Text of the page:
posted by jeoc at 7:28 PM on August 8, 2011

every Android and iOS can be used with a stylus. They use capacitive styluses rather than the hard tipped version for older style resistive touchscreens, but your local big box store sells them.

that wasn't what i meant, exactly...there's basically 3 types of screen input technologies currently out's up to you to decide what you need...

1)resistive touchscreens. these use two conducting layers that register input where they are pressed together, either with a finger or a passive stylus. they require a bit of pressure and are not super-accurate, even with a stylus, and are not pressure sensitive (i.e. they'll register where you're touching, but not how hard. These are an older technology and somewhat outdated and on their way out...found mostly in older phones, palm pilots, etc.
writing experience: like a stick in clay

2)capacitive touchscreens. these use the natural current in your fingertip to locate its position on the screen, but won't work with non-conductive (ie plastic tipped) styluses. they are more accurate, don't require physical pressure, but are also not pressure-sensitive. this is the tech most widely in use iphones, ipads, and the vast majority of android devices. these are designed almost exclusively for finger input. they DO make styluses that work with them, but they are of the conductive sponge-tipped variety. also, if your device is multi-touch (as most are nowadays), it's going to pick up the side of your hand as you write, borking your input. fixes for this are: hovering your hand over the surface as you write AT ALL TIMES (grar!), or wearing a special non-conductive glove. (also grar)
writing experience: crayon held in your fist

3)digitizer screens. these use an array of sensors under (or in) the screen to pick up input from a special digitizer stylus (these are pretty neat, actually...they have a tiny piezoelectric coil behind the tip that generates a tiny current as you press down...this is what the screen picks up). these are by far the most accurate, are pressure sensitive (usu ranging from 256-2048 levels of pressure...the tm2t i mentioned has 512...there's a youtube video comparing screens of 512 levels with 2048...if you can tell the difference, i'll buy you a coke), and are definitely the most suited for hand-written input. it's basically the same as a wacom tablet integrated with a screen (the one in the tm2t is manufactured by wacom). these are also the most suitable for artistic endeavors...other touchscreens only measure position, not pressure...its the difference between using a magic marker, and using a paintbrush. (if you go this route, i cannot possibly reccommend artrage enough). they do however, draw a bit more power than touchscreens and so are mostly found in devices with a bit more battery to them ( won't find them in a super light tablet with a decent-sized screen...though i have heard this is changing...oops, scratch that...asus eee slate for the win on this one)...also they make the screen a bit (1-2mm) thicker (ditto).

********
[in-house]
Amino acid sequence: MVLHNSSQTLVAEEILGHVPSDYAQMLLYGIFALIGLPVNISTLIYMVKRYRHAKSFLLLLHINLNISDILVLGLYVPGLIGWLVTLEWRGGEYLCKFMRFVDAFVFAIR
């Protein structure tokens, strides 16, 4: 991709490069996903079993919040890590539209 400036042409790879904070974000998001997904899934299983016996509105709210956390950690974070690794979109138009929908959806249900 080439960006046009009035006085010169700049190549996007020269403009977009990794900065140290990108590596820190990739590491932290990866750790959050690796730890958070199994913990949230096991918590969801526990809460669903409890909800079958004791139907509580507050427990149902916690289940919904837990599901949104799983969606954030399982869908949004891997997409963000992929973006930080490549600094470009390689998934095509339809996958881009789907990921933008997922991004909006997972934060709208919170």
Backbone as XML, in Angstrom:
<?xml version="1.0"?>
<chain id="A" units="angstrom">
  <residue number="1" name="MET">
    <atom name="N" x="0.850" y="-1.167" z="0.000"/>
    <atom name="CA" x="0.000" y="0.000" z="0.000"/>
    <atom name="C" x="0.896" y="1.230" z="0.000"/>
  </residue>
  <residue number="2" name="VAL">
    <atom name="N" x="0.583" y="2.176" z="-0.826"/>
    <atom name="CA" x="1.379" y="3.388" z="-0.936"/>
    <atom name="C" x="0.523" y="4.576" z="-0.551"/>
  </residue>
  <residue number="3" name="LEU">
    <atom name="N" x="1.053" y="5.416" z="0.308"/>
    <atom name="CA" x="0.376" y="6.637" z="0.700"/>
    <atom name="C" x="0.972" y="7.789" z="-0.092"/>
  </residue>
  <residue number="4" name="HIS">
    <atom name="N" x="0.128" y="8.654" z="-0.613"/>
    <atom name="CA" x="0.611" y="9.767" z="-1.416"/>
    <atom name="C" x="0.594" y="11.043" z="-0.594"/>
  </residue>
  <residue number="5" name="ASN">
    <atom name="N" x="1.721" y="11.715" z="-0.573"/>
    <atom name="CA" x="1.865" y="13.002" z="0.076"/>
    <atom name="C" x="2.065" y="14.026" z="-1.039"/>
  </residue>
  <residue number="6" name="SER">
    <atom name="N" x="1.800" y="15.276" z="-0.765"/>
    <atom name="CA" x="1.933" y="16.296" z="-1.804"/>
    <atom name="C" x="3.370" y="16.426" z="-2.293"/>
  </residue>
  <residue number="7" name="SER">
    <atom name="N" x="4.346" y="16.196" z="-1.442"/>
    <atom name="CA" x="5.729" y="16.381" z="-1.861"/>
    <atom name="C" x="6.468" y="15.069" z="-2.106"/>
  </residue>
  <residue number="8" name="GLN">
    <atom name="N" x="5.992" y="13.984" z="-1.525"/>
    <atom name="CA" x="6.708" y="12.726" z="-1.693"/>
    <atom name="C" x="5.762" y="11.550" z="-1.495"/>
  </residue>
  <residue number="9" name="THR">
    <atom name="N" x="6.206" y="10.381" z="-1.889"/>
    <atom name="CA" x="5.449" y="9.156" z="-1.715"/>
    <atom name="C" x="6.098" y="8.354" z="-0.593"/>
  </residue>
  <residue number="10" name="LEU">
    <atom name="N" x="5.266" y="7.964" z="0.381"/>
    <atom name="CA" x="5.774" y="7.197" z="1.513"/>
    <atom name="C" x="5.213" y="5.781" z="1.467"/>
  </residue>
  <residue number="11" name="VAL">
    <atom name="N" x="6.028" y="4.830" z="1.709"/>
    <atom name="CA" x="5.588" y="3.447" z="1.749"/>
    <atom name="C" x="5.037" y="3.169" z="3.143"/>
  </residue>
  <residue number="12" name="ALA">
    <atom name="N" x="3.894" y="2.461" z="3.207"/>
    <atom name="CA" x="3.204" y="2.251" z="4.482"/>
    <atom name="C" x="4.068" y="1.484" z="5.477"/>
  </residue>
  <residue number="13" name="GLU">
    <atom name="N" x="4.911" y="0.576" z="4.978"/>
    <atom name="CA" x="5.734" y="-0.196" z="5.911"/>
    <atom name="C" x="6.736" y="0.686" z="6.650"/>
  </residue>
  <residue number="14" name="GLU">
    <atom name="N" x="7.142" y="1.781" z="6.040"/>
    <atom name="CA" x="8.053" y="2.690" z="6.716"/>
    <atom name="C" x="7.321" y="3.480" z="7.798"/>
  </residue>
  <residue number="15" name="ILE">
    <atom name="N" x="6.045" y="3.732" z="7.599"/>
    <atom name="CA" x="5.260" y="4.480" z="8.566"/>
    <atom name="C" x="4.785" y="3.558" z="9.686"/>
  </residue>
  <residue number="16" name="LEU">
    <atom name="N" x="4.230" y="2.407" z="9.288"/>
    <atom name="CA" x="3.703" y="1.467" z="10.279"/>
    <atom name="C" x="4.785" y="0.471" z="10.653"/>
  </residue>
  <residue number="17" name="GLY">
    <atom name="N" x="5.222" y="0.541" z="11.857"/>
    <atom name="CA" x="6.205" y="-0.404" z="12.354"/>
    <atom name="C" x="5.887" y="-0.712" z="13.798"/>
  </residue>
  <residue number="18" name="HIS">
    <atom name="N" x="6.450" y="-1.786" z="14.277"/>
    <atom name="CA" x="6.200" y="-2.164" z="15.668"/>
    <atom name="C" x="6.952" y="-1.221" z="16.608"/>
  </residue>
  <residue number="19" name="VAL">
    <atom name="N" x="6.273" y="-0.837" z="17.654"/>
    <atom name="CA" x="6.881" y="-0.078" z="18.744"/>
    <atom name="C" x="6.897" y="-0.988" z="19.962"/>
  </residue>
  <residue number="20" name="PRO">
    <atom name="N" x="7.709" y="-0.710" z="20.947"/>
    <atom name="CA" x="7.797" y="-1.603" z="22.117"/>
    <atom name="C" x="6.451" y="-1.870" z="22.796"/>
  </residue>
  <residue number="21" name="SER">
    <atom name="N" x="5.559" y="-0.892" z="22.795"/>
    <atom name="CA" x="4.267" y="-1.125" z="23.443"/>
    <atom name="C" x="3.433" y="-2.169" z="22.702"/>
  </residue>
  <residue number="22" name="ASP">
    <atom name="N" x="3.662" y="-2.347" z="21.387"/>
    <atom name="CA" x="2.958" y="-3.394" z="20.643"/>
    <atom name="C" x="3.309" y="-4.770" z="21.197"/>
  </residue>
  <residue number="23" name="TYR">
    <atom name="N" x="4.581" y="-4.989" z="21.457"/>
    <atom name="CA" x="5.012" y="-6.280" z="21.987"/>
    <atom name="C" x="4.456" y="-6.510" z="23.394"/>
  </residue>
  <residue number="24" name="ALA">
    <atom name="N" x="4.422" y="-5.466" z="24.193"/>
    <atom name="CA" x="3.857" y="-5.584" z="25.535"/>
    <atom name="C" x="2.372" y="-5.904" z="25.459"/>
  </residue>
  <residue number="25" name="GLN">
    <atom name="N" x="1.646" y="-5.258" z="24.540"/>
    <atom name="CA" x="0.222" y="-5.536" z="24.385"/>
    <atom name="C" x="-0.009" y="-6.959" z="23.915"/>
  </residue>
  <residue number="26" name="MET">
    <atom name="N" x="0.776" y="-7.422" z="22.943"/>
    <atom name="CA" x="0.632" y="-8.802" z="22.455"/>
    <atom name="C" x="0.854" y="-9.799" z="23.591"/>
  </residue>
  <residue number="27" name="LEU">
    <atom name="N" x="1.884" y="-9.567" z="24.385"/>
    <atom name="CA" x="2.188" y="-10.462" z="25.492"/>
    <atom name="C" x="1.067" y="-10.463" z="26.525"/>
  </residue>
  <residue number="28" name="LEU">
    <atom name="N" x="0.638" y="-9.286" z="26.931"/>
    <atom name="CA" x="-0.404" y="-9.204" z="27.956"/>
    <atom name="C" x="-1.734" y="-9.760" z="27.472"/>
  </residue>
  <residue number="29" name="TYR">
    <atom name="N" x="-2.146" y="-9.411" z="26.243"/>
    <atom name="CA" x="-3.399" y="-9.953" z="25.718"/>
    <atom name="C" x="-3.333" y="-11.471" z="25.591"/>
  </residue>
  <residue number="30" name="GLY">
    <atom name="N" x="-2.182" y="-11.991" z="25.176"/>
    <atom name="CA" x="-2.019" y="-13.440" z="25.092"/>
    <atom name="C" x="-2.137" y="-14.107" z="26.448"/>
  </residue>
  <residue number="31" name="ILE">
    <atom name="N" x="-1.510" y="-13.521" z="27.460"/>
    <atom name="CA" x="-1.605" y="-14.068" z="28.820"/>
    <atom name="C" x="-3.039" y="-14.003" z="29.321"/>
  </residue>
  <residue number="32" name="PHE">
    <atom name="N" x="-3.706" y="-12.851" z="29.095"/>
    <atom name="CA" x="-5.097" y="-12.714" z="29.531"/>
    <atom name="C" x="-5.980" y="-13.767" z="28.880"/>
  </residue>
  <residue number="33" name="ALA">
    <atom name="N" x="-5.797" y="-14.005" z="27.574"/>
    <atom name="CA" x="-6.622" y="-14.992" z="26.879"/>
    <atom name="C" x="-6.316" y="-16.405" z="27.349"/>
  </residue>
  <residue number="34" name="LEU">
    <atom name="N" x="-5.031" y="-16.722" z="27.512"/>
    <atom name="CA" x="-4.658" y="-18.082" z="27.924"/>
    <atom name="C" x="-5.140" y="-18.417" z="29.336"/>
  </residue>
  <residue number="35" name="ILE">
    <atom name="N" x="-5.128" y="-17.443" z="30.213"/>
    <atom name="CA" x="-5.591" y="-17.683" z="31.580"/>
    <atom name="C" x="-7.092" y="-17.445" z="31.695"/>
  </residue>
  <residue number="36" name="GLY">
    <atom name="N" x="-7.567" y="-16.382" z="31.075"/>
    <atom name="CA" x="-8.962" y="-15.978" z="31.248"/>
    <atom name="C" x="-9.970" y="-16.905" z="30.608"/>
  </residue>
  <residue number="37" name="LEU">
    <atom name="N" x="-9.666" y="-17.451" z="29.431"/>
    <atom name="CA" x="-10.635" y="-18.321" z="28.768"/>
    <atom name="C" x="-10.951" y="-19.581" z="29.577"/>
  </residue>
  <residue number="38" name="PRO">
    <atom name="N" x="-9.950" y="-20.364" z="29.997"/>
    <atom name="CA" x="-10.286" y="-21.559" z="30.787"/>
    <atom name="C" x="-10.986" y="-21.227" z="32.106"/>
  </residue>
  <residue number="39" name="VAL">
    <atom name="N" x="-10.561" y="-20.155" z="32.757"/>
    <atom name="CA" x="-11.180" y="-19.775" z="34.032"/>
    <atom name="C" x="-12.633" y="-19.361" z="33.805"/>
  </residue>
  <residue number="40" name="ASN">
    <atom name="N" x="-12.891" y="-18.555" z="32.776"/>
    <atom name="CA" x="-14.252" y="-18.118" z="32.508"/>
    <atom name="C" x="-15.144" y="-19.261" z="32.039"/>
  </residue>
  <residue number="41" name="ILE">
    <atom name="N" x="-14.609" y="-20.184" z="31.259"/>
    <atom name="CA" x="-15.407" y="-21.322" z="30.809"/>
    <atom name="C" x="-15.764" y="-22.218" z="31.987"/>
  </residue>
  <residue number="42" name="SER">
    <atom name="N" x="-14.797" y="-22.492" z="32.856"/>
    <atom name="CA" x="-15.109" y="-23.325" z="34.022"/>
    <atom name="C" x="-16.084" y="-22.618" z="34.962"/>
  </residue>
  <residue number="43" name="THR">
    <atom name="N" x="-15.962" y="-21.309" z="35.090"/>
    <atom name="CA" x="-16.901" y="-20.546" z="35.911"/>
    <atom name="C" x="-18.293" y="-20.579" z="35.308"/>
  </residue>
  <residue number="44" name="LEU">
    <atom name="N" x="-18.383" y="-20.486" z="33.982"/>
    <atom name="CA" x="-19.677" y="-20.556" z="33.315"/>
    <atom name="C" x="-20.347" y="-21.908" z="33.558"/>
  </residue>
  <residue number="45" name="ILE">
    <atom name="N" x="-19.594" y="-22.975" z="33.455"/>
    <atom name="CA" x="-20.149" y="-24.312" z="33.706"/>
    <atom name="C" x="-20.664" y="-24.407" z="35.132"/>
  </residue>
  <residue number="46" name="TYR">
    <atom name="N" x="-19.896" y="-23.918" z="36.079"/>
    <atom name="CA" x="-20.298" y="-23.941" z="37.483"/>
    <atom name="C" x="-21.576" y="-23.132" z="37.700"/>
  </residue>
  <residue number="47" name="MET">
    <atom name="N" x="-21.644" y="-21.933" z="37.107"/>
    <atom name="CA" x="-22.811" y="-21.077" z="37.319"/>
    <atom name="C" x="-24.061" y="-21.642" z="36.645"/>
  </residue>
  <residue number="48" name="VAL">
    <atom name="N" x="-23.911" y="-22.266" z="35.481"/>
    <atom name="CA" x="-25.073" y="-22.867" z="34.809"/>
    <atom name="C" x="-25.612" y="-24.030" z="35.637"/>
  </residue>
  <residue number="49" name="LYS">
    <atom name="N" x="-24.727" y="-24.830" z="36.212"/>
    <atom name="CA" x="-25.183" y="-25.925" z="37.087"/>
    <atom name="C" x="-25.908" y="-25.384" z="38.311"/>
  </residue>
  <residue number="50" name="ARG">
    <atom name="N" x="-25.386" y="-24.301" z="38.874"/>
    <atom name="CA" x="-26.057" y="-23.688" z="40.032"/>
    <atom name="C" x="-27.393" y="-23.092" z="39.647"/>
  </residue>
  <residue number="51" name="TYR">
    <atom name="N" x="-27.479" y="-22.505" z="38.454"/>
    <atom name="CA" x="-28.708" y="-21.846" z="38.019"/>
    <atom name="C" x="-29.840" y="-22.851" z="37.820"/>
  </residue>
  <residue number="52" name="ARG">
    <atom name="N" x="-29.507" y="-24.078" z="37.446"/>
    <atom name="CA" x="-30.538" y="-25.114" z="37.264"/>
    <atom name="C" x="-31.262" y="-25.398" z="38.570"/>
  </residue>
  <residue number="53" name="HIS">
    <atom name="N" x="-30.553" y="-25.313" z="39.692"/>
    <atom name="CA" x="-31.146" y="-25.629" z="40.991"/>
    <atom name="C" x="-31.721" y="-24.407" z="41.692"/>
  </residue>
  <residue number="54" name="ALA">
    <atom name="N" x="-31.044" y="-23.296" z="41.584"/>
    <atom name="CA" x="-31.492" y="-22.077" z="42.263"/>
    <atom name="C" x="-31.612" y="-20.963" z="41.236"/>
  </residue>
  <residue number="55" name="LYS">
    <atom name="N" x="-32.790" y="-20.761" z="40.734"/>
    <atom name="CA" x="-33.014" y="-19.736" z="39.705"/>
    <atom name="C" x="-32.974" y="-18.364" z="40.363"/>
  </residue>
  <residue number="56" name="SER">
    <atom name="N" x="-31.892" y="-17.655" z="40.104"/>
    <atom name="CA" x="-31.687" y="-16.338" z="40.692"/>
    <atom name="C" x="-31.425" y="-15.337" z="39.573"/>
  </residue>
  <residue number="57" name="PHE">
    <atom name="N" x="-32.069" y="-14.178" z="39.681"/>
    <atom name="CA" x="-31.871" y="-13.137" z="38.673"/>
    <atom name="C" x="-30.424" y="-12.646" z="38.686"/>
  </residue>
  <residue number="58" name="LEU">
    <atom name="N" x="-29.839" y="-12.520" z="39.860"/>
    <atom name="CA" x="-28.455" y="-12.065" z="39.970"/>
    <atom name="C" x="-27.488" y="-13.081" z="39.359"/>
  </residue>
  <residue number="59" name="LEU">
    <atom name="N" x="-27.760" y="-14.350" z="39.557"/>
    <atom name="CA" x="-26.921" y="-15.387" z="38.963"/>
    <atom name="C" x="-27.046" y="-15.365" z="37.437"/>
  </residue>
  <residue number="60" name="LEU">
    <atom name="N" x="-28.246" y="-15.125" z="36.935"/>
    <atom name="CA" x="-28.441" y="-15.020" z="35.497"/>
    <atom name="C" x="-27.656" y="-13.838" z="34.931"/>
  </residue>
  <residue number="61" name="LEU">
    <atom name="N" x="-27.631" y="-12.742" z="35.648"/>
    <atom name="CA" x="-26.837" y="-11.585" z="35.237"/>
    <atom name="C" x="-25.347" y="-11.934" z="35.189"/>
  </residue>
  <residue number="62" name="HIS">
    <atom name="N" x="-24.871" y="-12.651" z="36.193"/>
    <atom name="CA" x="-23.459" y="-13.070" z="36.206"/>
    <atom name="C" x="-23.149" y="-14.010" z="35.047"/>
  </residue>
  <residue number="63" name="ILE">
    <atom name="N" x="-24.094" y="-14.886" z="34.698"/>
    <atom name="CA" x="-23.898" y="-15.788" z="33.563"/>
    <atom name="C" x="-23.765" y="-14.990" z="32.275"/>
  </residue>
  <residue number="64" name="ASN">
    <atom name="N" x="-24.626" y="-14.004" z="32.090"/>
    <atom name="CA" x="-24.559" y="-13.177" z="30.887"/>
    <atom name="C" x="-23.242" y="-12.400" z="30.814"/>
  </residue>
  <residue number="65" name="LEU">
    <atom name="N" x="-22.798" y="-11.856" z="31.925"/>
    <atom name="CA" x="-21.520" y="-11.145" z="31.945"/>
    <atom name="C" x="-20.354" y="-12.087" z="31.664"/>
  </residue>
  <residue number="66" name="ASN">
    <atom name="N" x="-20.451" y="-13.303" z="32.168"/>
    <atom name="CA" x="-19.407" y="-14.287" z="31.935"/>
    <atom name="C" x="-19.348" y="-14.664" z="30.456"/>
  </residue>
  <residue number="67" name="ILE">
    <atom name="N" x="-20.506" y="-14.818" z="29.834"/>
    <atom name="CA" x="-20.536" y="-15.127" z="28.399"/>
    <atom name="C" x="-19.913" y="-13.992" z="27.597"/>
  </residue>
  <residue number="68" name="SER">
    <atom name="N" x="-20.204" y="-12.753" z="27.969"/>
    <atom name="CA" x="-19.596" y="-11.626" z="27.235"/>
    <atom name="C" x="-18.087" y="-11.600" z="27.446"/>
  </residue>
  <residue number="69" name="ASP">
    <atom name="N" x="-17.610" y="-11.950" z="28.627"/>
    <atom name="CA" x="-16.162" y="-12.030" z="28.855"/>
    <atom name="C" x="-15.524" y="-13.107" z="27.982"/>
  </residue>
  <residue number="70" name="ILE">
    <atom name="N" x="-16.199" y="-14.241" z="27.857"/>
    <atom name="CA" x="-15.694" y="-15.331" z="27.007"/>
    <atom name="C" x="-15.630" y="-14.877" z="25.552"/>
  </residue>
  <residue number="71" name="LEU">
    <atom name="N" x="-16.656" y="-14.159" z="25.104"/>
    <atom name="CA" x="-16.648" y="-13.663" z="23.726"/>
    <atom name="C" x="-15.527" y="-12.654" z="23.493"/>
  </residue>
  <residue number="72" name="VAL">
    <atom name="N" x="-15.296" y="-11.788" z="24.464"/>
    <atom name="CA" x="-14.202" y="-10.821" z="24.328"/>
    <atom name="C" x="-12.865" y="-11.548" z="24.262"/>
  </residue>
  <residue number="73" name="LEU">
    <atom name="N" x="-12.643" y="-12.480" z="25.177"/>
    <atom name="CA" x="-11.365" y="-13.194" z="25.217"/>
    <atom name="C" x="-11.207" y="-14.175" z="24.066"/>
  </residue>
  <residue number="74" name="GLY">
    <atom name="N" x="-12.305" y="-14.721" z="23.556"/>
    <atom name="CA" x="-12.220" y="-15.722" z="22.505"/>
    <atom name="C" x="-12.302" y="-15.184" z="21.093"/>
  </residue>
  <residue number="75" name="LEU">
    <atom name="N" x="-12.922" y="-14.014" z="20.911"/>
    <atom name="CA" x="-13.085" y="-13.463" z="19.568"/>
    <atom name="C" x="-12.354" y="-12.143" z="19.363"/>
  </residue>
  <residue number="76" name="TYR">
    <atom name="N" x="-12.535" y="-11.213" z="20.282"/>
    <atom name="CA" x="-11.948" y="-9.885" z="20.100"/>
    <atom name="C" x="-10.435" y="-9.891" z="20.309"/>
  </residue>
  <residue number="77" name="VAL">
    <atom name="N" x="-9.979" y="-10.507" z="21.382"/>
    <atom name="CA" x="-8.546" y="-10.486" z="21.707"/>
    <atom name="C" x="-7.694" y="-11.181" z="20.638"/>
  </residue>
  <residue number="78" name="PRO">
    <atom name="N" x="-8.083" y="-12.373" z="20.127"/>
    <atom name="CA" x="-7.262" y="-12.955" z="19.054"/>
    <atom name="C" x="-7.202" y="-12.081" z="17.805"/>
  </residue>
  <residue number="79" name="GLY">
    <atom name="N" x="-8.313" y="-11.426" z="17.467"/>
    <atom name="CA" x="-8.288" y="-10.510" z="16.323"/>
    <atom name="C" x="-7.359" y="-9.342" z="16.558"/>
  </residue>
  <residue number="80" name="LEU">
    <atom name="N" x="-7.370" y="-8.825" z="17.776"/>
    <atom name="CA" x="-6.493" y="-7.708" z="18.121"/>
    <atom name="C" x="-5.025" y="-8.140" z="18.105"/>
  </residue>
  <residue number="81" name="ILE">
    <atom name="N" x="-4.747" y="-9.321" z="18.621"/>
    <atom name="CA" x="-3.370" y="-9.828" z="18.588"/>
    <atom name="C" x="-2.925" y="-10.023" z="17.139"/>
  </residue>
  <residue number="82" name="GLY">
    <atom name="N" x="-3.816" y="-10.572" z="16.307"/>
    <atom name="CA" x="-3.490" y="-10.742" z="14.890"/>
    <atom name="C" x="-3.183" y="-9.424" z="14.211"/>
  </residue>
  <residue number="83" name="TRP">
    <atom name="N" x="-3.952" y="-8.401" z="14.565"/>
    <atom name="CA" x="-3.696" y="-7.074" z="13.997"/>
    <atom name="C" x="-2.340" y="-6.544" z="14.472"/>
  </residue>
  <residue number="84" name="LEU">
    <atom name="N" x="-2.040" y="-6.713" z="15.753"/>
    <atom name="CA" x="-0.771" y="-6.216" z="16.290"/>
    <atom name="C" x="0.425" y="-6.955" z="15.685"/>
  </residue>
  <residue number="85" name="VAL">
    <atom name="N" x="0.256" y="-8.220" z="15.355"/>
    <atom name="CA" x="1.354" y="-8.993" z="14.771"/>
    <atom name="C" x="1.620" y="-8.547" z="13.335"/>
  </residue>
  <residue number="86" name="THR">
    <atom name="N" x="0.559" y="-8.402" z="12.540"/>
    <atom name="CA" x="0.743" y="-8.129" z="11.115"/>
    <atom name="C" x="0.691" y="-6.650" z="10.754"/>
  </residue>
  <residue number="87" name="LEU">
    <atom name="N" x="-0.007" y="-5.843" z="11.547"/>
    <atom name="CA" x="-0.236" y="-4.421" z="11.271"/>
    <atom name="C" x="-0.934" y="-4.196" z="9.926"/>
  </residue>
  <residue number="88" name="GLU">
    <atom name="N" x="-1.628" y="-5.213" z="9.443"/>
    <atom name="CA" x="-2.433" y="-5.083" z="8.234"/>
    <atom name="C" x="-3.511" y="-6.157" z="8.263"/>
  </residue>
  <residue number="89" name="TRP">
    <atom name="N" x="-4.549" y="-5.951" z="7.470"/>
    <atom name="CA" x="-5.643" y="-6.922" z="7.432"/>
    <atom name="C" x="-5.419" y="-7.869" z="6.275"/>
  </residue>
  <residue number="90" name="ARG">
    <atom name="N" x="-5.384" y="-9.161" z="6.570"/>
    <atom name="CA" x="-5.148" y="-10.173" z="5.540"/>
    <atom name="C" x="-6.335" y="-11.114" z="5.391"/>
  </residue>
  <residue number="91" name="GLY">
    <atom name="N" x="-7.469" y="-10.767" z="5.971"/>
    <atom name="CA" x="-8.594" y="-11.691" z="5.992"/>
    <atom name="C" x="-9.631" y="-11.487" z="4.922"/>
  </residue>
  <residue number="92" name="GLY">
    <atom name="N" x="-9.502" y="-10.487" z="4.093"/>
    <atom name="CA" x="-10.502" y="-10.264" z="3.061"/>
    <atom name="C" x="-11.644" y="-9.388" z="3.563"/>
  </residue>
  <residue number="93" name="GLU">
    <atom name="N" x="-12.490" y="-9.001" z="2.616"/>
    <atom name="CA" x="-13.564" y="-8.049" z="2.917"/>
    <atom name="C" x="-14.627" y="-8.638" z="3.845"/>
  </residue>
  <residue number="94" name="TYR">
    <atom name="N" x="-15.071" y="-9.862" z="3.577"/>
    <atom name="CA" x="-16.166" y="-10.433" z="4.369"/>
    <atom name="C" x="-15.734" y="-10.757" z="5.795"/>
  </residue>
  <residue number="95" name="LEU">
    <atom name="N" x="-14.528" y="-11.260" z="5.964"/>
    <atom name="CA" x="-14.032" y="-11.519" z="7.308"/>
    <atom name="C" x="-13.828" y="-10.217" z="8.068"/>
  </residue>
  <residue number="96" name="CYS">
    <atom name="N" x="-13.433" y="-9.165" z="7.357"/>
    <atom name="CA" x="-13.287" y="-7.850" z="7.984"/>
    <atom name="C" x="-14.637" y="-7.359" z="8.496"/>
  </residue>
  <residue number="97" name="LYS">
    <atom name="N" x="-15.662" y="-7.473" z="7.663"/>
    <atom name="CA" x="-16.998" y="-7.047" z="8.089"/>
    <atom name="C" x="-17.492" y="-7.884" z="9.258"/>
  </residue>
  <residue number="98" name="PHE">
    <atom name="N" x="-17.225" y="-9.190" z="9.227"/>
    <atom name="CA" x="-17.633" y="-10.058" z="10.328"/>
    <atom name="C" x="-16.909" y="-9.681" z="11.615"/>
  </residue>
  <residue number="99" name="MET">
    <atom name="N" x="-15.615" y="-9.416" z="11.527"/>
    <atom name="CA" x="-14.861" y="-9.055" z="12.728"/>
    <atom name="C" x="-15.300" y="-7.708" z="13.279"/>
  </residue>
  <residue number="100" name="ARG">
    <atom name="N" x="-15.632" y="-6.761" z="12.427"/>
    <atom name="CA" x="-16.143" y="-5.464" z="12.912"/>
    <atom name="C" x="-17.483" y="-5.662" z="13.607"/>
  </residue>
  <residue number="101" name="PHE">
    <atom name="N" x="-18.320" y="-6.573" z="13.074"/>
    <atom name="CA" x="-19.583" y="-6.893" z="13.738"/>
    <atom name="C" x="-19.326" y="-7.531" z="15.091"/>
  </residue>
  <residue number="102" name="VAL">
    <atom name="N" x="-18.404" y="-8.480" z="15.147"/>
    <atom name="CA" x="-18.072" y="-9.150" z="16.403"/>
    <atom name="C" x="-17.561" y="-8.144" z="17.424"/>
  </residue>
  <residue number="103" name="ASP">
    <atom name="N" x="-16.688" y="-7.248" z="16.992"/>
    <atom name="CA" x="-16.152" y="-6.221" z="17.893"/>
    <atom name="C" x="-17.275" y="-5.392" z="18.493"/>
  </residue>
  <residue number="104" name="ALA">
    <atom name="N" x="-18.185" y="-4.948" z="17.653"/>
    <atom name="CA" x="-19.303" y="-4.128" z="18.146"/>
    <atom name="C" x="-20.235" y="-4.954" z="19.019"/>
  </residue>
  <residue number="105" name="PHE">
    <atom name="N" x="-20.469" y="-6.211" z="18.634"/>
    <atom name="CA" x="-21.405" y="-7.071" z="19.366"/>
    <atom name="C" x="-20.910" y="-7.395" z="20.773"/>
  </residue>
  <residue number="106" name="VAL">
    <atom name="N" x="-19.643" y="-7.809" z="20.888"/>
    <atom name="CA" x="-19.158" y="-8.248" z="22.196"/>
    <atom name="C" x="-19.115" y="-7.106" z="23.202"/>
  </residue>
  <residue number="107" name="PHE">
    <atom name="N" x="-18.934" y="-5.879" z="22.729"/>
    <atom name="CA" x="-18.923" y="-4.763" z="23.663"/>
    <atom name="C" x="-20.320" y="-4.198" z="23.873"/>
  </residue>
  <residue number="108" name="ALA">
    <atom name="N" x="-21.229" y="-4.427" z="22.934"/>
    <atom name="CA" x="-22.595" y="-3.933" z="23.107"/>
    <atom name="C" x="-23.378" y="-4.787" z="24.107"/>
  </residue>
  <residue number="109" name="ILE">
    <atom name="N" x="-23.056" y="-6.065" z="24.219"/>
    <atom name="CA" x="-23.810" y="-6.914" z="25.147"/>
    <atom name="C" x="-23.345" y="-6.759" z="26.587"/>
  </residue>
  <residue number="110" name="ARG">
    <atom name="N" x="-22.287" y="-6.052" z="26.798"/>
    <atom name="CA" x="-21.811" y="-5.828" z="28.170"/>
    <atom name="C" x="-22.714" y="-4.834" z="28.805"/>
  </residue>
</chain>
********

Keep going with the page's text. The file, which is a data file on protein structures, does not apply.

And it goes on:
writing experience: like ballpoint pen

um...3a)combination digitizer/capacitive touchscreen. these are actually more common than plain jane only-digitizer screens (like the wacom cintiq...the only one with 2048 levels) and are the kind in all the convertible tablets i mentioned as well as the htc flyer

so, um...reccomending: if you dont mind a small screen (7") and really want to use android: htc flyer
if you'd like having an attached keyboard, more power, big hard drive, lower cost, etc...convertible laptop (still reccomending the 'recently discontinued' i mean 'in the last month' you should still be able to find them fully warantee covered and for a fraction of retail)